Last Updated on Thursday, 18 March, 2021 at 11:01 am by Andre Camilleri
Malta’s iGaming industry made it to the prestigious Forbes website for all the wrong reasons on Monday as the subject of an article which decried the industry’s ties to the Daphne Caruana Galizia murder and to organised crime in Italy.
The piece, written by Forbes contributor Will Nicoll, speaks about how Malta transformed itself from a “sleepy tourist spot to international gambling mecca”, becoming the first EU state to regulate online betting and being able to generate billions in tax revenue and offering companies tax breaks at the same time.
Now, however, the piece notes, Malta’s gaming industry is a cause for concern.
“Against the backdrop of the public inquiry into the assassination of journalist Daphne Caruana Galizia, Malta has been rocked by a series of scandals this month, which saw the Malta Gaming Regulator’s former anti-corruption tsar charged with corruption. Meanwhile, anti-mafia prosecutors in Italy allege that the Malta Gaming Authority-licensed site RaiseBet24.com laundered $74.2 million for the Cosa Nostra”, the piece reads.
“Malta’s gambling problem did not fully surface until 2017, when a series of devastating accusations against the island’s institutions and politicians emerged. In May 2017, whistle-blower Valery Atanasov, who had been dismissed from the MGA, showed Reuters email exchanges that demonstrated that the regulator had broken its own rules between 2012 and 2014. Atanasov told the news agency that Malta’s lax supervision of betting companies “creates conditions that allow suspicious financial operations, money laundering and other criminal practices’”, it continues.
The same month, 150,000 documents about Maltese companies and institutions were leaked. The independent Brussels-based NGO JournalismFund.eu called “The Malta Files” a roadmap to “how the smallest EU country became a haven for global tax avoidance.”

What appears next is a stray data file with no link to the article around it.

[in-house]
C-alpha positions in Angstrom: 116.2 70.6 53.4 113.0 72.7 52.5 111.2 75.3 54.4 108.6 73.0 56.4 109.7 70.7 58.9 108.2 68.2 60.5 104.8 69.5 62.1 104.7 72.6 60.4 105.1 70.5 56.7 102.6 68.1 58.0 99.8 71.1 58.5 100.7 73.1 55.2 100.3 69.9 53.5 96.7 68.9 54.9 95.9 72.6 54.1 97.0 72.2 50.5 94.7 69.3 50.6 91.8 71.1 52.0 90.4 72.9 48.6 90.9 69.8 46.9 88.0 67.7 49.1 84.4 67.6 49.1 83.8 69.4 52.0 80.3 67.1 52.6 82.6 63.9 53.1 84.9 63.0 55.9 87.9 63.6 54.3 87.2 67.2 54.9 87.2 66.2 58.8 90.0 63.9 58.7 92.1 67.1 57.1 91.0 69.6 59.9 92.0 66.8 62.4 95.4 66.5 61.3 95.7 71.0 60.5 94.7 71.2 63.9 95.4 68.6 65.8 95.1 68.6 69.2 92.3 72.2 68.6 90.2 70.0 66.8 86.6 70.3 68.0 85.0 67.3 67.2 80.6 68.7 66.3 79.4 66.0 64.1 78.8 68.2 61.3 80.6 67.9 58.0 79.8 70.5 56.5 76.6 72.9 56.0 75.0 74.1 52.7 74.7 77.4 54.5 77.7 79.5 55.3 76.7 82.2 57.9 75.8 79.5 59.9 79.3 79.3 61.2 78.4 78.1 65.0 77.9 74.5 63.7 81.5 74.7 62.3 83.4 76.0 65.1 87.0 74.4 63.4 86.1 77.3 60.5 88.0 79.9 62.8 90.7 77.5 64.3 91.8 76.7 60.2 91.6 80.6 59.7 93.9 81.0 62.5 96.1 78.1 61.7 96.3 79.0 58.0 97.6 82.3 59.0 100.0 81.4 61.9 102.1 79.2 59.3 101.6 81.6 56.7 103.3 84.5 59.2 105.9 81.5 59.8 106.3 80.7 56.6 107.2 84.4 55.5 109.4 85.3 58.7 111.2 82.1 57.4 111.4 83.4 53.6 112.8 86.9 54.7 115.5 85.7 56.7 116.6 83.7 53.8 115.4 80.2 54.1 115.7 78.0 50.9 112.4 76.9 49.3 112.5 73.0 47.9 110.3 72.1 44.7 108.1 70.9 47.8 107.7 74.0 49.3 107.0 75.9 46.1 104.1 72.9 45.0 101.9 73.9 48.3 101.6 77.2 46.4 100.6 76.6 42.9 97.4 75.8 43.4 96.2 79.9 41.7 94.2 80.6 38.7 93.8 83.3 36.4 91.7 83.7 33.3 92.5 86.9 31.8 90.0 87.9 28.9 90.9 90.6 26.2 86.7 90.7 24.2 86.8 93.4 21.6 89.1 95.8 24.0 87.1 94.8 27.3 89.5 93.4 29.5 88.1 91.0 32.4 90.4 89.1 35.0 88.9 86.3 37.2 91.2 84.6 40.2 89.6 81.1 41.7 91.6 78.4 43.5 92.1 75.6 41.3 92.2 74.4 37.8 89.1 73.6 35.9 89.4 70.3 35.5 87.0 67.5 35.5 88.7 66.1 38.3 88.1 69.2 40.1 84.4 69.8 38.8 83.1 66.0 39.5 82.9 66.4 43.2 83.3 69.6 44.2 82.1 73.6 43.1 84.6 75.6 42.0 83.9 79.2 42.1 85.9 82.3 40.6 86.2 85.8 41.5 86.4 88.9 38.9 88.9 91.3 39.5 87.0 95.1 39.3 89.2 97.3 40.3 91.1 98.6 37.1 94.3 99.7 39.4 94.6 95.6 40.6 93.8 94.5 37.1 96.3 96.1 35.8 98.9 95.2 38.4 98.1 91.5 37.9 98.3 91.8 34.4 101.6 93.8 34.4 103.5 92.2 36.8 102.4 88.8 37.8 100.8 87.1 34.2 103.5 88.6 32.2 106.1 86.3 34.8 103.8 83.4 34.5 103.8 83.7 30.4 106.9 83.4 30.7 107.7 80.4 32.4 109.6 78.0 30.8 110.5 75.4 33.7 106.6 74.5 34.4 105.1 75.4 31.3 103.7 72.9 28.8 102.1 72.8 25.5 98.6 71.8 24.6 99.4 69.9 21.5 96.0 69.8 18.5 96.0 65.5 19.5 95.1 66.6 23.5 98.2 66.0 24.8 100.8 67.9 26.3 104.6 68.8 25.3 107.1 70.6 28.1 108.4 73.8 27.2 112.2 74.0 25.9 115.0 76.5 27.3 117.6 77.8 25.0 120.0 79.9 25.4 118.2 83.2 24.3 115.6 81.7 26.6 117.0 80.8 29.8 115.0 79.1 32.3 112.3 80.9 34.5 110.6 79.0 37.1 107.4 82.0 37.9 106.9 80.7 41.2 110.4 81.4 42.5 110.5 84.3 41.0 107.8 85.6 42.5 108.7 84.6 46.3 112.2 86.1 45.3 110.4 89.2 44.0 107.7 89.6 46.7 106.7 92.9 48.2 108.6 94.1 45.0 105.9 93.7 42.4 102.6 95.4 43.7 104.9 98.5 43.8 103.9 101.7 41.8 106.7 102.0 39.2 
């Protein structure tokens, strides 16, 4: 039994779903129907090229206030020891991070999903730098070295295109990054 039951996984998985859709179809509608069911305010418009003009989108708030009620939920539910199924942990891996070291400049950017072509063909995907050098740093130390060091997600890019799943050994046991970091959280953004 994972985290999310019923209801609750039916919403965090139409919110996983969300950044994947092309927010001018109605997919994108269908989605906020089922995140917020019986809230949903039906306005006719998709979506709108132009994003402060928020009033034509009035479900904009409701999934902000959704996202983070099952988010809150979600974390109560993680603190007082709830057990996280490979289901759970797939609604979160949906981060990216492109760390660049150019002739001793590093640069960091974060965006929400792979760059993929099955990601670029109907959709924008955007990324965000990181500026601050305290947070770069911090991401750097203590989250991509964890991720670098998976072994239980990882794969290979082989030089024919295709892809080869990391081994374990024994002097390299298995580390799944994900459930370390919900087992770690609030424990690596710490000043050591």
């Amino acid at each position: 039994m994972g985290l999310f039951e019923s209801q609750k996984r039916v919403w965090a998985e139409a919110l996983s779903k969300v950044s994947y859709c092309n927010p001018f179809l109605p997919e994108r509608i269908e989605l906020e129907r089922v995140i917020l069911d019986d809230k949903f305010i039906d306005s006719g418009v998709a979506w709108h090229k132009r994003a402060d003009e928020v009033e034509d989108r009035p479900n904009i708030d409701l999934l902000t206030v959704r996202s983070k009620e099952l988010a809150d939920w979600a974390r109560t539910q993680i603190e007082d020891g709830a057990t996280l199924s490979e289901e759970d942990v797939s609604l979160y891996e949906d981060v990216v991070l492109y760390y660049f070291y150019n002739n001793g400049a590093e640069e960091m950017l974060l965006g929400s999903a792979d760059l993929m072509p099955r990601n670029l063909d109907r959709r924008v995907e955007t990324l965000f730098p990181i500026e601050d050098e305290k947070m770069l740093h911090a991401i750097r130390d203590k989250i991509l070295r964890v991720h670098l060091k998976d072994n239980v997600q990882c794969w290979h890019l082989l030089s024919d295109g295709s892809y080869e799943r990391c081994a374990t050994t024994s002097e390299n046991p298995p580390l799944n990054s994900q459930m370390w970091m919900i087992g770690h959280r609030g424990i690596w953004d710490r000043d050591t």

The piece continues by saying that by 2018, Bloomberg reported that the European Union was furious with Malta – which the outlet termed “a cryptocurrency and online gambling hub plagued by allegations of corruption and money laundering.”
“An EU delegation dispatched to investigate reported an atmosphere of fear on the island, where organized crime was said to operate with impunity”, it reads.
It cites a Times of Malta report from last week which stated that former MGA CEO Heathcliff Farrugia was to be charged with corruption for providing commercially sensitive information to Yorgen Fenech as an example.
The article continues by delving into allegations that the Italian mafia had laundered millions through Maltese betting companies.
The Italian Anti-Mafia Directorate’s “Operation Double Game” saw law enforcement bodies in the Italian region of Catania authorize the investigation of 336 individuals, resulting in 23 arrests across four regions of the country. Assets worth $95.8 million were frozen in three countries. This was the second such operation to show millions of dollars in laundered money passing through Maltese betting companies from Italy alone, the piece reads.
“Italian prosecutors state that RaiseBet24.com operated as a simple laundromat for one of the most feared families in the Cosa Nostra, who created a veneer of credibility and access to financial institutions by gaining a gaming license from the MGA”, it continues.
Prosecutors allege that the Cosa Nostra eschewed credit card payments and insisted on informal cash bets taken from gamblers to lay bets by gambling premises instead. The practice of receiving sports bets in cash is illegal but relatively common in Italy, and tolerated by some land-based operators in other parts of Europe.